European Elections Economic Crisis and the Democratic Deficit
Europe goes to the polls as the European economy slowly emerges from recession. The crisis has left a trail of social and economic detritus in its wake: limited growth for the coming years; high unemployment, in particular amongst the young; growing income inequality; a potential deflationary spiral; loss of public trust in government, and an even bigger resentment towards ‘Europe’. In this fifth edition of our series of snapshots on the forthcoming European elections, FTI Consulting looks at the impact the fallout from the crisis may have on the elections, the EP and the EU.
The slow recovery
The European economy and the euro zone seem to be finally on the road to recovery. There is reason to be cautiously optimistic, but optimism is muted by fears that the crisis will continue to affect the EU economy – and its politics – in the coming years. The economies of many EU Member States remain weak and the eurozone as a whole could soon experience deflation, a self-reinforcing phenomenon that cripples economies by making it harder for governments and borrowers to repay debts and disincentivising consumer spending.
Fears of a deflationary spiral are coupled with sustained high levels of unemployment – slowly decreasing but still at a significant 12%. Youth unemployment is a particular blot on the European copybook, which in the eurozone hit a record high of 24.4% in 2013. Rates in many countries are well above this: Spain’s stands at a staggering 57%.
These historic levels of youth unemployment will have a direct impact on the outcome of the European elections. As the Irish Minister of Finance Michael Noonan noted recently, youth unemployment “puts the wind beneath the wings of every extremist in Europe”. As discussed in an earlier snapshot, it is expected that the new European Parliament will see a drastic rise in the number of MEPs from extremist and eurosceptic parties, capturing up to 30% of the vote.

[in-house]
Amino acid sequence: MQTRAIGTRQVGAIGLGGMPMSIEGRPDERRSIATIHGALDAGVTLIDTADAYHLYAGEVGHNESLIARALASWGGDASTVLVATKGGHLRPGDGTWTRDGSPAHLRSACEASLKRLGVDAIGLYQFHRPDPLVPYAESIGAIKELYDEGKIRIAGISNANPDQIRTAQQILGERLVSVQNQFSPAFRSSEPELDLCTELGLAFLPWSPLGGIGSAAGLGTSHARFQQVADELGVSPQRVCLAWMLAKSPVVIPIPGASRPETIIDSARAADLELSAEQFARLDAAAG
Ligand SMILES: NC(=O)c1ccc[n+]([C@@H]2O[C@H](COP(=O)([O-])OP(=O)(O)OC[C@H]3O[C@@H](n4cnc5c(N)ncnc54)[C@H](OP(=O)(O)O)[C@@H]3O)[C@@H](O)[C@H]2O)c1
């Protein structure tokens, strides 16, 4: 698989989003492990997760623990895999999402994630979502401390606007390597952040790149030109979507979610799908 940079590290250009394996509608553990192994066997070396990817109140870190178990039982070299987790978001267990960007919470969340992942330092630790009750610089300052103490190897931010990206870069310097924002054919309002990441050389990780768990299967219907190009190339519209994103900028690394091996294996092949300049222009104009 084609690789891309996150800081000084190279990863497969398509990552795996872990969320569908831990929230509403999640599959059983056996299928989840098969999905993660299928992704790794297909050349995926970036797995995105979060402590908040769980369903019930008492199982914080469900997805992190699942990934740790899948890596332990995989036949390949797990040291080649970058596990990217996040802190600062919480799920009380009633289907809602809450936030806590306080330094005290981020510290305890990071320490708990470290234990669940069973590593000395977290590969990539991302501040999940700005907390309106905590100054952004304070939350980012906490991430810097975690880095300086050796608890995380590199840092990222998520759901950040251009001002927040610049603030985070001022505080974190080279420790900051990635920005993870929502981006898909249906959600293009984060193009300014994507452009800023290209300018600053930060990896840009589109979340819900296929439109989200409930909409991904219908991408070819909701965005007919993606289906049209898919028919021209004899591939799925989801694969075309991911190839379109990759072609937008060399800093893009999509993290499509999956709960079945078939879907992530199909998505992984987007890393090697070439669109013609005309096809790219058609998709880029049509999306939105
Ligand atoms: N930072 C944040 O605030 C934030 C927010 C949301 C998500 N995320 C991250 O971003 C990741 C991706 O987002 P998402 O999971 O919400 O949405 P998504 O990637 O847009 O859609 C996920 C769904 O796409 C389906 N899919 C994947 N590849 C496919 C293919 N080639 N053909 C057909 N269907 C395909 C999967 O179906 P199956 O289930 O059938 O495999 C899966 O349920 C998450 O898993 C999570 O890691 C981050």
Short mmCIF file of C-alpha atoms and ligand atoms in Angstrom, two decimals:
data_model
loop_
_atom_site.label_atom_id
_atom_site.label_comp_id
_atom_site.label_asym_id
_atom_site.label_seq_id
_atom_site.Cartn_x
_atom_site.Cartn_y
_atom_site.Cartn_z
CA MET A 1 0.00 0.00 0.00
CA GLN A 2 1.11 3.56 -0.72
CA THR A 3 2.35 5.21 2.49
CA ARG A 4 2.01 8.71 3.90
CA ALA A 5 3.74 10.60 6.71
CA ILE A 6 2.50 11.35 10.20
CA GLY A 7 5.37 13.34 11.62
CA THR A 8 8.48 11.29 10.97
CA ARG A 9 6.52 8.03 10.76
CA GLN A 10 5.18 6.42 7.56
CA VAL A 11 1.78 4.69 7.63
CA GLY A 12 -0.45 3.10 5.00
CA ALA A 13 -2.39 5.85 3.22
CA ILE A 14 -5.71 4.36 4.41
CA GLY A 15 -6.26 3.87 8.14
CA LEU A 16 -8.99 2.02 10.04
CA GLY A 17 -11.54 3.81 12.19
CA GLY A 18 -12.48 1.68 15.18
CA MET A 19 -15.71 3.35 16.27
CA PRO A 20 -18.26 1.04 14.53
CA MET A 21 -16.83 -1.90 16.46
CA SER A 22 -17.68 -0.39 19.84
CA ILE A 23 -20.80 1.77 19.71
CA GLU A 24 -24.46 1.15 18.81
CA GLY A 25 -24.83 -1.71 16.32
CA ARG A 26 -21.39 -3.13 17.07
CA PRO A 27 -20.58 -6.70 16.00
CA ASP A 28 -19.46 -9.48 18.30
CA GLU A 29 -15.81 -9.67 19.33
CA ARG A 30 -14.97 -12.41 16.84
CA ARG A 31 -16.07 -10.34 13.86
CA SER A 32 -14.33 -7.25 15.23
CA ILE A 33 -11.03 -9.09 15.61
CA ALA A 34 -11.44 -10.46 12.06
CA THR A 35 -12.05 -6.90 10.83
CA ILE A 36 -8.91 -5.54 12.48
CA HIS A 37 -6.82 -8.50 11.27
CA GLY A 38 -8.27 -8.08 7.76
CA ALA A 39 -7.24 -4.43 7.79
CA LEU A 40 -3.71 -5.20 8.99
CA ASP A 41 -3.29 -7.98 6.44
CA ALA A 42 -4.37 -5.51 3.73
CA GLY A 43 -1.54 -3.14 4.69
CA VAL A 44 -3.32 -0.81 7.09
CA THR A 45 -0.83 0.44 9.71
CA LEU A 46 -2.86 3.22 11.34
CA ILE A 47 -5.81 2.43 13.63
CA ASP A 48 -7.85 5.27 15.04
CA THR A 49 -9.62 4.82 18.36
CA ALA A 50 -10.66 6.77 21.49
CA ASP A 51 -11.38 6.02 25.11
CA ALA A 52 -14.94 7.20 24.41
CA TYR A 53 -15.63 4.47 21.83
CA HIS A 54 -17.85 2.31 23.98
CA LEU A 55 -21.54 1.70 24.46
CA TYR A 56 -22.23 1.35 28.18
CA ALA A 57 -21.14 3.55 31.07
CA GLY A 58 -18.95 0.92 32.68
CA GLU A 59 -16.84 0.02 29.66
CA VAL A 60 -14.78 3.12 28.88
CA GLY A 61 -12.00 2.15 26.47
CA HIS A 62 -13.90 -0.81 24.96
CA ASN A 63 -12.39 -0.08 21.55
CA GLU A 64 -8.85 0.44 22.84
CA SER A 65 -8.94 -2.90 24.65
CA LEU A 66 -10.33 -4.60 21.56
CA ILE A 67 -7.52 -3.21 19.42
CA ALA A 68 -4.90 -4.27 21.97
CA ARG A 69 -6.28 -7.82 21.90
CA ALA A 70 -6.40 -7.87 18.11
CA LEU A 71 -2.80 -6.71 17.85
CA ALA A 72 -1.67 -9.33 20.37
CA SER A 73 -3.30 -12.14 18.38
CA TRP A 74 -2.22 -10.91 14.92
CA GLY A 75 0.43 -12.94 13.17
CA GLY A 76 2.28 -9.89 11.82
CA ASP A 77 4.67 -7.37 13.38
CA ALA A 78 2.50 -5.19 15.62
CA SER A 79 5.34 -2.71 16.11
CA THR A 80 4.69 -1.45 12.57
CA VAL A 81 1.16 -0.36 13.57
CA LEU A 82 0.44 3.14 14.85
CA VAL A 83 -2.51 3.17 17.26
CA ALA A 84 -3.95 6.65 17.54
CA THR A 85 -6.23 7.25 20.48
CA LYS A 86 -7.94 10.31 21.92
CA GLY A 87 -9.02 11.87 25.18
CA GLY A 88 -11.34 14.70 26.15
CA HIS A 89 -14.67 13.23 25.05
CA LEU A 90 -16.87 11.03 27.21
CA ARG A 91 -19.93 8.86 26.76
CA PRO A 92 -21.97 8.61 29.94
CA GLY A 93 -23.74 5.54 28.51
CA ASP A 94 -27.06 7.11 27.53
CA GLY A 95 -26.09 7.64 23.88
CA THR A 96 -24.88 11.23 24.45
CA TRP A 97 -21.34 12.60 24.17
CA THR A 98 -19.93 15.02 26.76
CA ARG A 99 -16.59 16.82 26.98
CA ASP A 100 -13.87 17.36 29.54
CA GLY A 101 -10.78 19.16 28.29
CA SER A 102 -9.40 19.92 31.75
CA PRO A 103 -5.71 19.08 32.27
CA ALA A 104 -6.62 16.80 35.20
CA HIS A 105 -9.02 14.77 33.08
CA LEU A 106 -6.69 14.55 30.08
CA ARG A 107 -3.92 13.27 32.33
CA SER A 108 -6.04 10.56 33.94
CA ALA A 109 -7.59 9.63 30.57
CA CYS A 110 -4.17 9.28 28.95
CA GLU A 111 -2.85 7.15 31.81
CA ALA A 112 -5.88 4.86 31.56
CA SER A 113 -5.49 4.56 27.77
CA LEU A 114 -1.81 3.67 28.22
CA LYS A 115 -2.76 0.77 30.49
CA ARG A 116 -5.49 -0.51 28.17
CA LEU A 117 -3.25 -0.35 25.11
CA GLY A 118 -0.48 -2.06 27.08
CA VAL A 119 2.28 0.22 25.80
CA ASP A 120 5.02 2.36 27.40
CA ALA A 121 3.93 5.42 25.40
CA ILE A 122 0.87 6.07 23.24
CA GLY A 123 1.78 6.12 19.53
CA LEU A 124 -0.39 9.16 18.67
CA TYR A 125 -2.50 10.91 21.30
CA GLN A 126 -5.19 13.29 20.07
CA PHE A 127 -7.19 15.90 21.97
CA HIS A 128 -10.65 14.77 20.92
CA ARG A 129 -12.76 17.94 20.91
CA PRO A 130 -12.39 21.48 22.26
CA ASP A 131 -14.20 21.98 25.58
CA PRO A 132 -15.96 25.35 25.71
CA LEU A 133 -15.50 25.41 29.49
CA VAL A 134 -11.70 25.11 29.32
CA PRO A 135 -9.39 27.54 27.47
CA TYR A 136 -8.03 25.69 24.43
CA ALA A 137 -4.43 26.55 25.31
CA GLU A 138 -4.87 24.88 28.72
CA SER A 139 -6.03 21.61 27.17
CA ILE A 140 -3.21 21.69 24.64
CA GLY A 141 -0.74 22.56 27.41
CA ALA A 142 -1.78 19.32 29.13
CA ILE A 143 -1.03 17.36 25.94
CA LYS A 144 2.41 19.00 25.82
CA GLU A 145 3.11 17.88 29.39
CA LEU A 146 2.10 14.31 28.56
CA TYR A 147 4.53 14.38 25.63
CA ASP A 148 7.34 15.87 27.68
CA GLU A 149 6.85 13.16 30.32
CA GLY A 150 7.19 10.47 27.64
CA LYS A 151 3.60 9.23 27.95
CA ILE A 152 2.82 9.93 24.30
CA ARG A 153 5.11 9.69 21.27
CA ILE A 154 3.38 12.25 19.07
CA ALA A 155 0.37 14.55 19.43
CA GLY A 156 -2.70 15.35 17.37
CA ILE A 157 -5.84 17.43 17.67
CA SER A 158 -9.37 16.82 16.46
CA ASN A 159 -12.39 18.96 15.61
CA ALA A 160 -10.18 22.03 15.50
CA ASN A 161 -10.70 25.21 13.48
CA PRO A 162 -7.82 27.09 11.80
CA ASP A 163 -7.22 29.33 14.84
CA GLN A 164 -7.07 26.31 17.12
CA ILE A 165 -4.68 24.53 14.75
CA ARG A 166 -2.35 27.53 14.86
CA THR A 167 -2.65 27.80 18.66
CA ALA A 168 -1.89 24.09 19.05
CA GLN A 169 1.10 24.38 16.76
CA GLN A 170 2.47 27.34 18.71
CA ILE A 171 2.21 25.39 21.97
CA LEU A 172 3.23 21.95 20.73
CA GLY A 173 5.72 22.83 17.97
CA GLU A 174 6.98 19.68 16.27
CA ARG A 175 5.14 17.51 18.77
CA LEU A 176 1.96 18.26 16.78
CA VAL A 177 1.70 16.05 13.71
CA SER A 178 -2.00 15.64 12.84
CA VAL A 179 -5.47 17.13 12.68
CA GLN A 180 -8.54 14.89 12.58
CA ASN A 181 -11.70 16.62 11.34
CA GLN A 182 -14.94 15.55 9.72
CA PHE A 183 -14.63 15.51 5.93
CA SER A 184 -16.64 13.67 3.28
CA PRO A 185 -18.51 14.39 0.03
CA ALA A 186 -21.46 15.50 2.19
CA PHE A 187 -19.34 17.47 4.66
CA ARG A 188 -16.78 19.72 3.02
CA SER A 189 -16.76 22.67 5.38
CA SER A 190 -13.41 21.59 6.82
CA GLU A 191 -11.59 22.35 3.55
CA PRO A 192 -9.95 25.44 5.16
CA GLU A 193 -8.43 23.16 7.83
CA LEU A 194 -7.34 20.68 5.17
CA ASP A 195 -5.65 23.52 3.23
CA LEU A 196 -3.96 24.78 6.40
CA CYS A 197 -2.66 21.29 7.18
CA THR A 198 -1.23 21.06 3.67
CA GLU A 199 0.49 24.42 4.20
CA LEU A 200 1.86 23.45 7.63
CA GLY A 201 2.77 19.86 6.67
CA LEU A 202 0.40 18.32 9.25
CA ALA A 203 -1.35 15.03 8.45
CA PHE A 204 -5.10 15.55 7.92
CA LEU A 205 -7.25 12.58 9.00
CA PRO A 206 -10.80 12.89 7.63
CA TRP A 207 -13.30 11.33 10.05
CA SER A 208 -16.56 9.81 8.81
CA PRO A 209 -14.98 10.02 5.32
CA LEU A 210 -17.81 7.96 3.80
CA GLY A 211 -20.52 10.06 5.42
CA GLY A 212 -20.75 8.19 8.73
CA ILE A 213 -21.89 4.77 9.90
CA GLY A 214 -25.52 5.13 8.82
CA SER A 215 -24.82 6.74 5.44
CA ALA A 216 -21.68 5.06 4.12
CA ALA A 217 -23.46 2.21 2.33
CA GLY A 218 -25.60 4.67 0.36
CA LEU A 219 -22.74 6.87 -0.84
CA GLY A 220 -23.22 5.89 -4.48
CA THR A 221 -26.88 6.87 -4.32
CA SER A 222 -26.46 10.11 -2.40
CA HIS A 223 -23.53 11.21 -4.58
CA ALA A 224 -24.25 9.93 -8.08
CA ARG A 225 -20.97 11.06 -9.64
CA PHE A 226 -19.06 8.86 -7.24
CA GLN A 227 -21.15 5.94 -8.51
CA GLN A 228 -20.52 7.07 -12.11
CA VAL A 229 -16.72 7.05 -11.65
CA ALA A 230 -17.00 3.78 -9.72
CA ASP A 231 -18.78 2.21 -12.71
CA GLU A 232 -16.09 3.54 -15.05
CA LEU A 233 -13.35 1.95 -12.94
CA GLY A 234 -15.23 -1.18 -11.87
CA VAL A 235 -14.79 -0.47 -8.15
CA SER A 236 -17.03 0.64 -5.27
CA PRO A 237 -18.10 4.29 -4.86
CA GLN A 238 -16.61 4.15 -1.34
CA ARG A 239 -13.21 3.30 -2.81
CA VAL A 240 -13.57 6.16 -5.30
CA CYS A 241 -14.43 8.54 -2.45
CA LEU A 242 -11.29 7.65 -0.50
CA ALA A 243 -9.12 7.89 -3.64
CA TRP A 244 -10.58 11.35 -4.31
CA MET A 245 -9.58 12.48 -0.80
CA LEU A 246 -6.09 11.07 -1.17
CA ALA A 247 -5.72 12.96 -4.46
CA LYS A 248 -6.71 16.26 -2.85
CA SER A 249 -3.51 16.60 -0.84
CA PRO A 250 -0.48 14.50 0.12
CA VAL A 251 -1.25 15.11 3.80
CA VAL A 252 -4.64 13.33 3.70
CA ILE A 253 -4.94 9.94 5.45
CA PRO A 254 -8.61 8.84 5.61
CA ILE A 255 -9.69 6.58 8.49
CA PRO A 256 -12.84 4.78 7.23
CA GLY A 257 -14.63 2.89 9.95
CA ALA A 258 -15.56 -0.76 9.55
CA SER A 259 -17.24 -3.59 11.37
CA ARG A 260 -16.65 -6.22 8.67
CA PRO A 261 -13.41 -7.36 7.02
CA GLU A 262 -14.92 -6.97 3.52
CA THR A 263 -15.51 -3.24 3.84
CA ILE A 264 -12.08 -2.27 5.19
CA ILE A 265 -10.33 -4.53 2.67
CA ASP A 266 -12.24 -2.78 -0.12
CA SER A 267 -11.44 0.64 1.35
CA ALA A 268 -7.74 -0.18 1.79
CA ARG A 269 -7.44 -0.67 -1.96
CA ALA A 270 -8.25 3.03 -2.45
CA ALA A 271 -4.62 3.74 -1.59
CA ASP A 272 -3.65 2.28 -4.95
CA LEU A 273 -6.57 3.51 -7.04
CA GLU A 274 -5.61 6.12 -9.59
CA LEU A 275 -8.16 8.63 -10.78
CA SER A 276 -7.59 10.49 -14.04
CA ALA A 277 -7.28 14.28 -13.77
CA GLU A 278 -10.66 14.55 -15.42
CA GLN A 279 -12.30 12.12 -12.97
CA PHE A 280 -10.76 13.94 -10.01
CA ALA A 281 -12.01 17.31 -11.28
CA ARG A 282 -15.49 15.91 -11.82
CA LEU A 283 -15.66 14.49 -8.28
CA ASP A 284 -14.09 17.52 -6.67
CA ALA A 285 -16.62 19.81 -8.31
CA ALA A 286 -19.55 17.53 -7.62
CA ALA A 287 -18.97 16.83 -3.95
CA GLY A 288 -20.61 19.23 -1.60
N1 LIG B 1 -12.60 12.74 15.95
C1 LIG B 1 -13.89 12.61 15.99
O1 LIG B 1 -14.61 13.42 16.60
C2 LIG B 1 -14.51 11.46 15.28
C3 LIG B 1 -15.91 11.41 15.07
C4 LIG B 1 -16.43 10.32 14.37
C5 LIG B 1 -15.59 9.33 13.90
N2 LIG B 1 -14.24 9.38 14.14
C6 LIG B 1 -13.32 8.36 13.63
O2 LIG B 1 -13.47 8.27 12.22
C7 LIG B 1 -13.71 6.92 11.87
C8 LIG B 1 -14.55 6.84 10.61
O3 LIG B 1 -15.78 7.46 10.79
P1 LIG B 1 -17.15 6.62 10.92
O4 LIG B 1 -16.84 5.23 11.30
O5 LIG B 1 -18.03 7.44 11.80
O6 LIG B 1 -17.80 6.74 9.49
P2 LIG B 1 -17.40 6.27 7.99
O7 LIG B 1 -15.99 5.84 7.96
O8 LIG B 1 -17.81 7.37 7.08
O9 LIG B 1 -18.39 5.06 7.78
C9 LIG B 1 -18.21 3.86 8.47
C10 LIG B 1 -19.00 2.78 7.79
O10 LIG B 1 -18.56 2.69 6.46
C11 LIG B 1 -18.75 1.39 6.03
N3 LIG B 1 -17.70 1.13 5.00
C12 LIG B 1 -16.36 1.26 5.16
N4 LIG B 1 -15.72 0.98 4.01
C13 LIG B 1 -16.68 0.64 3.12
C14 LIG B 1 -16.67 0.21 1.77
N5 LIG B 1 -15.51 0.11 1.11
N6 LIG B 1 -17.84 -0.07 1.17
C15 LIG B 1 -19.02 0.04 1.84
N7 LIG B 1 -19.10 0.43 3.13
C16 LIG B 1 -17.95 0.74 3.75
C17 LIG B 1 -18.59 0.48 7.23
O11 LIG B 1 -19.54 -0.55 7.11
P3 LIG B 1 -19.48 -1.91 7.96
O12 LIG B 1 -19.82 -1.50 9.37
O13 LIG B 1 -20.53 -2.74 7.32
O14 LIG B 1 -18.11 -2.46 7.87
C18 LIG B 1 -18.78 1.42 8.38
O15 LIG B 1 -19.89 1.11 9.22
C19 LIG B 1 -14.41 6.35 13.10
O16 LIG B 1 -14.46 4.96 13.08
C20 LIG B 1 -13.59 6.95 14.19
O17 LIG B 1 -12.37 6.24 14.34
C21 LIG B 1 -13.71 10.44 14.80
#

Fighting fires at the expense of democracy?
Some commentators argue that Europe’s response to the crisis has been as slow as the region’s recovery. A decision on how to reform the European banking sector has not yet been taken, and European officials have delayed and watered down plans to create a eurozone banking union, needed to recapitalise or shut down troubled financial institutions that have become a burden on strained economies.
On the other hand, the financial crisis has forced the EU to take creative emergency measures, many of which were adopted through complex systems. Unanimity on treaty changes was unrealistic and governments could not justify actions within existing treaty provisions. The response consisted then of a mix of intergovernmental measures and actions adopted within the EU framework. Consensus was reached to strengthen the Commission’s oversight of national budgets and find a way of pooling the Union’s resources to attenuate the growing divergences in borrowing costs for different countries.
But decisions taken by European Council members outside the framework of the European Union (EU) has led to debate about the democratic deficit in the area of economic governance. There has not been as much scrutiny as many MEPs would have liked, as Parliament has had only a minimal role in creating these new instruments. This has been exploited by Eurosceptic parties to demonise the EU in toto and blame all national austerity measures on it. Despite agreeing these deals in Council, Member State national governments have added fuel to the eurosceptic fire with that hoary old chestnut of blaming Brussels.
Criticisms of democratic accountability have surfaced in other areas of EU politics too. To address the alleged sluggishness of the legislative process, in recent years we have seen a dramatic increase in first-reading agreements – from 28% in the 1999-2004 legislature to around 80% in the current one1. These early agreements promote efficiency and reduce the length of time it takes the EU to finalise a legislative proposal (around 19 months). However these early agreements are controversial because they are negotiated before the EP adopts an official position in plenary and because they rely on deals struck in trilogues2 behind closed doors.